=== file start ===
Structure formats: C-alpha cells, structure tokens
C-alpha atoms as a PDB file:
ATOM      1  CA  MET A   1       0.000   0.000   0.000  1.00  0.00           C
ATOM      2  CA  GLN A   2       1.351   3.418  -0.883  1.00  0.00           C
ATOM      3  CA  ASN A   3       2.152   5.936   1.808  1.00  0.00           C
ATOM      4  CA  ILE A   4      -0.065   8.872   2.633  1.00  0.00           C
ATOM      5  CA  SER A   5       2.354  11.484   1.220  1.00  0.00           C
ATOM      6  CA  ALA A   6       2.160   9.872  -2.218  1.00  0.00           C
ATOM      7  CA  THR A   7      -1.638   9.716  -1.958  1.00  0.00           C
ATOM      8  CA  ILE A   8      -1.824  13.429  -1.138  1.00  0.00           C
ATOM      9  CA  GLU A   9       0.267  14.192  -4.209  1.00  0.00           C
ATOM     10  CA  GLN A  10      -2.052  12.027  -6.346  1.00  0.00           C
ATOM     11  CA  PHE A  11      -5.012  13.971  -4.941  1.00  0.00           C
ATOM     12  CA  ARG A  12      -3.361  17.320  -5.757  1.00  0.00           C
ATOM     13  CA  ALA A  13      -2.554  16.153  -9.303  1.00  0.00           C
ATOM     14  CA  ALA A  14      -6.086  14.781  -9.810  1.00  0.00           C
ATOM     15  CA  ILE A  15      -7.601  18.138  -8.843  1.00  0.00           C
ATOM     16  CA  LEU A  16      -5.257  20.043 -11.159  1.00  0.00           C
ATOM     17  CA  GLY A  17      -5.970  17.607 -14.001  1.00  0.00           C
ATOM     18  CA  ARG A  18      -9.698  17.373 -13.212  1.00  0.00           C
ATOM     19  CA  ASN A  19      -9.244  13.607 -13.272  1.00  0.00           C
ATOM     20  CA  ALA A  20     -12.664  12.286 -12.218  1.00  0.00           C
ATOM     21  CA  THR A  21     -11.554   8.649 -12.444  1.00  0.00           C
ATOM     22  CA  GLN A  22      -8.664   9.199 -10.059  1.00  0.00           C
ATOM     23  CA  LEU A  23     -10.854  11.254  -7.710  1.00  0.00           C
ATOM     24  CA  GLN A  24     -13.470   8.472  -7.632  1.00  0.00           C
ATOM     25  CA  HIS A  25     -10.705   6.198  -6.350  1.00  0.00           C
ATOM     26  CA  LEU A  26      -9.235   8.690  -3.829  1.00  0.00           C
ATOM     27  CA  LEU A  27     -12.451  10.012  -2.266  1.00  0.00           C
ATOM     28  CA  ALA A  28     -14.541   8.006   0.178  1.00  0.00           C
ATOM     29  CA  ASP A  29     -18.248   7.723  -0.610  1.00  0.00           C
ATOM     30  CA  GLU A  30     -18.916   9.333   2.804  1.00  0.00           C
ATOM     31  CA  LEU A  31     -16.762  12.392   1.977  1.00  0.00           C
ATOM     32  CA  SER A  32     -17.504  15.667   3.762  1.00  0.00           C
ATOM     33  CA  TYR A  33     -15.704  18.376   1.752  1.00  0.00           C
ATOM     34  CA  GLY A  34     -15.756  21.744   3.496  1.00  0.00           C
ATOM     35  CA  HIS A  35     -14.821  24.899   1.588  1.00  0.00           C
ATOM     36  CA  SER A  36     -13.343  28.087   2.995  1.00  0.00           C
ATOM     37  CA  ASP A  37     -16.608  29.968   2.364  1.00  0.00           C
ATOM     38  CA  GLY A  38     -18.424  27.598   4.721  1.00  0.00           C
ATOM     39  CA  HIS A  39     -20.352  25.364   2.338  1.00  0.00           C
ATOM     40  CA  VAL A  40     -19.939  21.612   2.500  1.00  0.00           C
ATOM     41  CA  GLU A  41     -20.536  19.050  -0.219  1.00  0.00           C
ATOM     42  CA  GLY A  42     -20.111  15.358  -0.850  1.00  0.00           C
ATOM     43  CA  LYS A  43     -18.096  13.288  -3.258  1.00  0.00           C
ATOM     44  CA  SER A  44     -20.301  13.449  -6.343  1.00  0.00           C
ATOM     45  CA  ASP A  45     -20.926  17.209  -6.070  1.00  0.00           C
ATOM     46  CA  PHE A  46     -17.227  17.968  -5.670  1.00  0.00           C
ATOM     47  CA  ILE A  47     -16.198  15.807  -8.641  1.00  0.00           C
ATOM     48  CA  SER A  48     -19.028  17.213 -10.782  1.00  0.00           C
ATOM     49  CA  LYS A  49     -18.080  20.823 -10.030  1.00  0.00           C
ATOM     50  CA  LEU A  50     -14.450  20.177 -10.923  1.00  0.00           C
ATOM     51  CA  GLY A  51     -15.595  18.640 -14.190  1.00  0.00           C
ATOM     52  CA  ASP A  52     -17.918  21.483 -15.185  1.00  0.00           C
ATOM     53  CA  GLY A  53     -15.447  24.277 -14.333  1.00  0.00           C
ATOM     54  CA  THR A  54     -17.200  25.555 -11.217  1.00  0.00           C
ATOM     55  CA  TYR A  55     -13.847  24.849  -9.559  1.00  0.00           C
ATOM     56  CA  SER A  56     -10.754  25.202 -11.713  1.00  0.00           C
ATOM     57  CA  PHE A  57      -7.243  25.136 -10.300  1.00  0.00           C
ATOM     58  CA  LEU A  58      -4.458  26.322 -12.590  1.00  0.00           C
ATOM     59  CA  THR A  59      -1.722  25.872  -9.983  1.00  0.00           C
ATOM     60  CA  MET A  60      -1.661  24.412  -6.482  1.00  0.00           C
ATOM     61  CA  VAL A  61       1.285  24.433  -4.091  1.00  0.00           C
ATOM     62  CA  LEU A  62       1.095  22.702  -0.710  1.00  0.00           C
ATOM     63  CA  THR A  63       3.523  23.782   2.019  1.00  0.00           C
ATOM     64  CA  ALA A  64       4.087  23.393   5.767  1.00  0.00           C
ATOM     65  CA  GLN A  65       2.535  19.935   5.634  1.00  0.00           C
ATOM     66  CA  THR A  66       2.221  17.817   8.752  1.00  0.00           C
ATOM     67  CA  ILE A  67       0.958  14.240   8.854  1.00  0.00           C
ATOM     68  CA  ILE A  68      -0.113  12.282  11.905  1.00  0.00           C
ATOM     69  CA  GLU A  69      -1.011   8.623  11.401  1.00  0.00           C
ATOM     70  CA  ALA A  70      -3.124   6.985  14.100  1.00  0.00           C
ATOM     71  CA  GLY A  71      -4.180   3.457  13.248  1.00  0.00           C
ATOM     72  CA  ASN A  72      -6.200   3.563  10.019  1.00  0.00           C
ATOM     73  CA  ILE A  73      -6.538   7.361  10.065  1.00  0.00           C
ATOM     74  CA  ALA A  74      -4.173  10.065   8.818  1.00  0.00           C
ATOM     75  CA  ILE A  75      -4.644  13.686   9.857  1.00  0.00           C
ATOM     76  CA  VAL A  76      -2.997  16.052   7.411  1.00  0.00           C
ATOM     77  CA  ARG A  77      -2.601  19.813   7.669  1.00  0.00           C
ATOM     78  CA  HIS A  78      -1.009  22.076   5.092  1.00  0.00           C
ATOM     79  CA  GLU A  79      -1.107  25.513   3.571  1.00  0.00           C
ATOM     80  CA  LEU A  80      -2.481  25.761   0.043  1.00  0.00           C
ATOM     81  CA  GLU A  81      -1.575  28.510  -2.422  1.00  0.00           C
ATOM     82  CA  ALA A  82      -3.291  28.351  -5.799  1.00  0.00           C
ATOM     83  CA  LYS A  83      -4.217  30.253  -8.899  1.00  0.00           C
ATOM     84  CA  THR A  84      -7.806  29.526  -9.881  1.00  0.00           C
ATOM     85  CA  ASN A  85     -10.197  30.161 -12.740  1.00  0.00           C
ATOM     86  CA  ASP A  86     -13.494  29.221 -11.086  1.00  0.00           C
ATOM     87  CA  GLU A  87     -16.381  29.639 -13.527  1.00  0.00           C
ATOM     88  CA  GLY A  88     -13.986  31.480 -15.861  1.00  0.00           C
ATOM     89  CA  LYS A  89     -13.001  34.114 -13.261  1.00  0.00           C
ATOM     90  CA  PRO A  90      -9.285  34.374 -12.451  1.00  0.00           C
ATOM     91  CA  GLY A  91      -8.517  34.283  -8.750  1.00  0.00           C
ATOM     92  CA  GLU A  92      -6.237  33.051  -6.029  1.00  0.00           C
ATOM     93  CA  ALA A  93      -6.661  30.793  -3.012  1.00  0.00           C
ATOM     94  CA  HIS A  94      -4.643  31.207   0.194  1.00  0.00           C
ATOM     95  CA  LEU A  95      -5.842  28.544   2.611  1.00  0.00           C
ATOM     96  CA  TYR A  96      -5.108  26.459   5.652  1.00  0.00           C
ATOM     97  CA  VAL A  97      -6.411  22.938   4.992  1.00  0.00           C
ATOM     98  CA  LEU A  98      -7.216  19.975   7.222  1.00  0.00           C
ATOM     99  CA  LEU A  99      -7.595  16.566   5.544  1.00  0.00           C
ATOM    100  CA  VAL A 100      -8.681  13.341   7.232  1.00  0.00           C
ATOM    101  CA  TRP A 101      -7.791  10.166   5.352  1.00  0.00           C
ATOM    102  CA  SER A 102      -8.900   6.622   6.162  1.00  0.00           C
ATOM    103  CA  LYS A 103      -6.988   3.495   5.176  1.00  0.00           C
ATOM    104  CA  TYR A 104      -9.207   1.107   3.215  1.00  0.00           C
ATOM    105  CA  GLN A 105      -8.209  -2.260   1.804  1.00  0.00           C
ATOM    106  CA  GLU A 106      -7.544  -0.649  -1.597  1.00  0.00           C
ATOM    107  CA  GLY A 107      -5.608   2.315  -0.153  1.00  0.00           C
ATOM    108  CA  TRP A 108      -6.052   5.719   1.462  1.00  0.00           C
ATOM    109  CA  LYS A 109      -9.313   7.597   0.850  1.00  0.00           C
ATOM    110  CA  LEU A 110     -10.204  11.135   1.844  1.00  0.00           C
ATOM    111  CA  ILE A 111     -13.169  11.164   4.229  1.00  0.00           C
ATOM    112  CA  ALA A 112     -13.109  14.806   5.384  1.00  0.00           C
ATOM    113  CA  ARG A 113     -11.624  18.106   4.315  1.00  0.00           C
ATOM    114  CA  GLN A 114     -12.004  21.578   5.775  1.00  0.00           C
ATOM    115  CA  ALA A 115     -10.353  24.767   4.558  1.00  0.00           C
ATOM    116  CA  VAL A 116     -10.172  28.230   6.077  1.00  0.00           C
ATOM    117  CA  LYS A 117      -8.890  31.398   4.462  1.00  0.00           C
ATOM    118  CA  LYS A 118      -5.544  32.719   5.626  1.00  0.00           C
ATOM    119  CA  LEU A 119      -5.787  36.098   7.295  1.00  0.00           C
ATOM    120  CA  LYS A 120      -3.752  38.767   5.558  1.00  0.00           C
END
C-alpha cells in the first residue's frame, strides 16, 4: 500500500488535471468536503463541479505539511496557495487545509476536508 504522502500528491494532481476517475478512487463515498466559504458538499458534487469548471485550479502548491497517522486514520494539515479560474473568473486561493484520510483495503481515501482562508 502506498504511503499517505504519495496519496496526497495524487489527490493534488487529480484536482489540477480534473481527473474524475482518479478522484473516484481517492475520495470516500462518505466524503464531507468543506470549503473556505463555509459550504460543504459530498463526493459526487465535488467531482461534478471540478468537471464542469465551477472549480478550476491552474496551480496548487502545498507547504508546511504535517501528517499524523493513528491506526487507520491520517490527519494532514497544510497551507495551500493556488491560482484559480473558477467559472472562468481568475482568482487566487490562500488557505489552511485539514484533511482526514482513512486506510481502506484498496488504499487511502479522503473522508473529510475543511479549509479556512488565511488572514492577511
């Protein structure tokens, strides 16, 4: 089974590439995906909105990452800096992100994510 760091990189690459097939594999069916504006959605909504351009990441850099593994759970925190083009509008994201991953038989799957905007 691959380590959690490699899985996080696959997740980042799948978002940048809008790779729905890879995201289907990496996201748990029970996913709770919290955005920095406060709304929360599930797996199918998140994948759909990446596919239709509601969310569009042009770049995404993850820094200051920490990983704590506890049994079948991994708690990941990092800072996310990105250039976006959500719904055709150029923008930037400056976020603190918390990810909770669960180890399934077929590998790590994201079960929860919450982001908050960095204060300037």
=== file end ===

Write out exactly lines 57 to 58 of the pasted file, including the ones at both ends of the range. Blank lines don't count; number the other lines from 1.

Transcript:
ATOM     55  CA  TYR A  55     -13.847  24.849  -9.559  1.00  0.00           C
ATOM     56  CA  SER A  56     -10.754  25.202 -11.713  1.00  0.00           C